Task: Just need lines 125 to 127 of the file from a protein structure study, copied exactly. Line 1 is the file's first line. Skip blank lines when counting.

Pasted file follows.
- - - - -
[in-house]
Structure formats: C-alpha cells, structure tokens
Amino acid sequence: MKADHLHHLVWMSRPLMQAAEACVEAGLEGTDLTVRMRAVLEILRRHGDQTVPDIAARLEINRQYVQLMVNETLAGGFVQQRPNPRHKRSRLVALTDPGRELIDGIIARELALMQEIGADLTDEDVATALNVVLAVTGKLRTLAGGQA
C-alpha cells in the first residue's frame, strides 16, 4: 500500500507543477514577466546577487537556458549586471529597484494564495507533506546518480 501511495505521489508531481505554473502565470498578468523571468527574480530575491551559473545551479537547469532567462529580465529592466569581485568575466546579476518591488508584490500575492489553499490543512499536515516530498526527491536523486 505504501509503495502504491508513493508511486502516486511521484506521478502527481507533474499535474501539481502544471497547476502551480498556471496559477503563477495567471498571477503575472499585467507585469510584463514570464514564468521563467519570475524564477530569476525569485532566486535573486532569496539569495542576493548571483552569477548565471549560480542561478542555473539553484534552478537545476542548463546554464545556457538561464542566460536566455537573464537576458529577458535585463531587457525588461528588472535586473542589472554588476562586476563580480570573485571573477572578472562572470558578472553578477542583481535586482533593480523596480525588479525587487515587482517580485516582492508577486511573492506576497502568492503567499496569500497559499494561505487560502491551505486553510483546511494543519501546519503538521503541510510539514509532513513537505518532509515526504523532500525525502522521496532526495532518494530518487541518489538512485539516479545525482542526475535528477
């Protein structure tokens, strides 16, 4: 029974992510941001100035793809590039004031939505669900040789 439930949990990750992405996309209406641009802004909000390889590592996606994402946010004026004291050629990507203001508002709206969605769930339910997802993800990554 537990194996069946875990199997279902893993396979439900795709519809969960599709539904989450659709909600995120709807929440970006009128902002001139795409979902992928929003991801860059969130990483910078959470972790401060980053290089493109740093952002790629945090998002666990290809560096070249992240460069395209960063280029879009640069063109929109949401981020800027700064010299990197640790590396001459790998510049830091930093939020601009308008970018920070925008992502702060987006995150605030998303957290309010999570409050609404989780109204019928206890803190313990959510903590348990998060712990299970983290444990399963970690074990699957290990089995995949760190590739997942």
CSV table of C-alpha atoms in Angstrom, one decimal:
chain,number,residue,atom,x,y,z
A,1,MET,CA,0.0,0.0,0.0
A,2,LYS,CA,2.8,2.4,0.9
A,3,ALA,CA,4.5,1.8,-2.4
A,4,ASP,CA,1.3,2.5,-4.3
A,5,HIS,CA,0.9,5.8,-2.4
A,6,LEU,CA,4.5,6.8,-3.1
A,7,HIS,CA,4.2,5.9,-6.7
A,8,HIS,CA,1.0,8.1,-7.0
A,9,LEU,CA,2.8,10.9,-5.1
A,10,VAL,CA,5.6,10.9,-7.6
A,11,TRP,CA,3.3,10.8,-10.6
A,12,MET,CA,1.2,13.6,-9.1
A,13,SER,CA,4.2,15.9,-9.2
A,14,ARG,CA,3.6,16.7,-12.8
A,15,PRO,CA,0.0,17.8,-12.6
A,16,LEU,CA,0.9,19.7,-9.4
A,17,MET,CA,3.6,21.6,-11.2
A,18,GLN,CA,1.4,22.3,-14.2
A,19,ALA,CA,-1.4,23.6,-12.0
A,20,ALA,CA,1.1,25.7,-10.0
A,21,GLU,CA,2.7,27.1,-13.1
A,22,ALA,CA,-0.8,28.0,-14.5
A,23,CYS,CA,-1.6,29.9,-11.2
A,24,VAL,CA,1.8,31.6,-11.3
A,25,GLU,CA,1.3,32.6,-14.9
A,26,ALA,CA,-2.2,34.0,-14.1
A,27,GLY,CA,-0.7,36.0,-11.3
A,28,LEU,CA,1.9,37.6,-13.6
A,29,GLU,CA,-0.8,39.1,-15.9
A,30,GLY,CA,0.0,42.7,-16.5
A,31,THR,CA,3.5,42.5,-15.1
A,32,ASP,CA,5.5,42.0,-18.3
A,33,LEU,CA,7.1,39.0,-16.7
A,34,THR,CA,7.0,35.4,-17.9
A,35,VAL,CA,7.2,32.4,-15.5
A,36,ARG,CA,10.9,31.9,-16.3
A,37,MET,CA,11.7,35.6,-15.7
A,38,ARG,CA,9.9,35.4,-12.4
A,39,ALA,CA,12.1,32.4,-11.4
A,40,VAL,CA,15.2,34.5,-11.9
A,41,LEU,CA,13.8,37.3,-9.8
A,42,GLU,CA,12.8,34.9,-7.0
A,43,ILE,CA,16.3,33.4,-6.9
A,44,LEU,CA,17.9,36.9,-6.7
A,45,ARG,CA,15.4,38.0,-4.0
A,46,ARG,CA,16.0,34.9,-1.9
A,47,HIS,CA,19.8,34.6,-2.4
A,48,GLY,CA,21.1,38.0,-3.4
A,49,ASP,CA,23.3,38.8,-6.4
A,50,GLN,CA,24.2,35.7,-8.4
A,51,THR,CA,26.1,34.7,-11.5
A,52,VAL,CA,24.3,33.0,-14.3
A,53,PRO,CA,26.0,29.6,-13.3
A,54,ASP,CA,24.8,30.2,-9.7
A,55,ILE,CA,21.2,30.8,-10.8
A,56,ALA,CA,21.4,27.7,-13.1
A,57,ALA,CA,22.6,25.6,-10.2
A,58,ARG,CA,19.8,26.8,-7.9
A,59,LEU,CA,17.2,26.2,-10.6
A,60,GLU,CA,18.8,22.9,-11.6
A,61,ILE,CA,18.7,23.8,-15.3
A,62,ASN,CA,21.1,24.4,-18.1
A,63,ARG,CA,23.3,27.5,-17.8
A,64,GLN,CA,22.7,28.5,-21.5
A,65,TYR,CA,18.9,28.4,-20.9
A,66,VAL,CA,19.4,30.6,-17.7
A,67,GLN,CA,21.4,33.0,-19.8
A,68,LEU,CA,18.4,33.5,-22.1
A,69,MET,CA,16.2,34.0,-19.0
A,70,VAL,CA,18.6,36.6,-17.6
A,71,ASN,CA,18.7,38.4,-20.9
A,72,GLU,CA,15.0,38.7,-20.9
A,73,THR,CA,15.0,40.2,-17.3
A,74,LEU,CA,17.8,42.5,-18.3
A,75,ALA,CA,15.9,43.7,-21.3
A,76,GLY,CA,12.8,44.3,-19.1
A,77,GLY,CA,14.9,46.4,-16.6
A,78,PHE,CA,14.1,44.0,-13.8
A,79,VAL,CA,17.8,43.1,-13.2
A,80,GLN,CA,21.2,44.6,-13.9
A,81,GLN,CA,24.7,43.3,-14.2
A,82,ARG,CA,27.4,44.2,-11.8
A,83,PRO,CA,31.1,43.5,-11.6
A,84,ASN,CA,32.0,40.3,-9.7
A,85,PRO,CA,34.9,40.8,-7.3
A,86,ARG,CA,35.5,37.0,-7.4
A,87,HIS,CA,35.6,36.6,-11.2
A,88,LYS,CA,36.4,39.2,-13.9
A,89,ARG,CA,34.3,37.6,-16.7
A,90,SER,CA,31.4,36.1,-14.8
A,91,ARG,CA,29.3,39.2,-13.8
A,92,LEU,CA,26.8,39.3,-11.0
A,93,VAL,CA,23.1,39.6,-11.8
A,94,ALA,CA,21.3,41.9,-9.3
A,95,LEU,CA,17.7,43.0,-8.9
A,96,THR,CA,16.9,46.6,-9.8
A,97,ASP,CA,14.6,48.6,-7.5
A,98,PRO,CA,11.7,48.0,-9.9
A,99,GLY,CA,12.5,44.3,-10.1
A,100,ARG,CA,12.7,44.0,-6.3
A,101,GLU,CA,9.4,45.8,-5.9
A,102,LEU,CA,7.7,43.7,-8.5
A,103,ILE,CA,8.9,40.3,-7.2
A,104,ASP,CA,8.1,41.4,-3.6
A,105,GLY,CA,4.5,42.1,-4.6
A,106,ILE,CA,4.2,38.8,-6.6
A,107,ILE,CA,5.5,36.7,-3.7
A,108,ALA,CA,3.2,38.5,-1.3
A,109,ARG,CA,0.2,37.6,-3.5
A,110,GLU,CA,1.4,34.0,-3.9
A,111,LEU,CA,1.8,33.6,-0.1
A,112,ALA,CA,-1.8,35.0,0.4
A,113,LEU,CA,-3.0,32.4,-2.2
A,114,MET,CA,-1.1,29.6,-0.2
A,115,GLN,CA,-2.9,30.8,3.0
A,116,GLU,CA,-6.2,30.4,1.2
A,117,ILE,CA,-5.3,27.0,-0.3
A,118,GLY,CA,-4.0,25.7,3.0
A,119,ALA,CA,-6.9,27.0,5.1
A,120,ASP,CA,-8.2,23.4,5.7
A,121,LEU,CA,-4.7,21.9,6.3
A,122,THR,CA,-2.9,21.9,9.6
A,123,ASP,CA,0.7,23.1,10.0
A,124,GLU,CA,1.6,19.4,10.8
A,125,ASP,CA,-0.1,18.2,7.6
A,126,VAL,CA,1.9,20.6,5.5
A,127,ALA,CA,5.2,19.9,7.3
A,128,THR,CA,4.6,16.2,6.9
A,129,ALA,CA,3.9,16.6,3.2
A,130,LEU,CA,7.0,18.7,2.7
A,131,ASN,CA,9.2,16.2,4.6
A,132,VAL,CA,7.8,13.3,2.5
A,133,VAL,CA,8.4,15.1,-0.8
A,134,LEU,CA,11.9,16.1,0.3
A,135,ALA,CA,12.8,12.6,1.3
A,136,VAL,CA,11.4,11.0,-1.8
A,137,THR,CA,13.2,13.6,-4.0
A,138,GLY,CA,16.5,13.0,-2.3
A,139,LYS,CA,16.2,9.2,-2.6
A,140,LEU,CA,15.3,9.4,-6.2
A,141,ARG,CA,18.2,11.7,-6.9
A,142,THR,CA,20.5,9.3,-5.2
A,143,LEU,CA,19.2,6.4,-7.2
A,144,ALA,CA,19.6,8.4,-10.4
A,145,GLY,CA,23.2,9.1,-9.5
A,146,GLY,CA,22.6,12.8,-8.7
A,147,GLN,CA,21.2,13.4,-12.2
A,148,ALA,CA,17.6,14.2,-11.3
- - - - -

A,118,GLY,CA,-4.0,25.7,3.0
A,119,ALA,CA,-6.9,27.0,5.1
A,120,ASP,CA,-8.2,23.4,5.7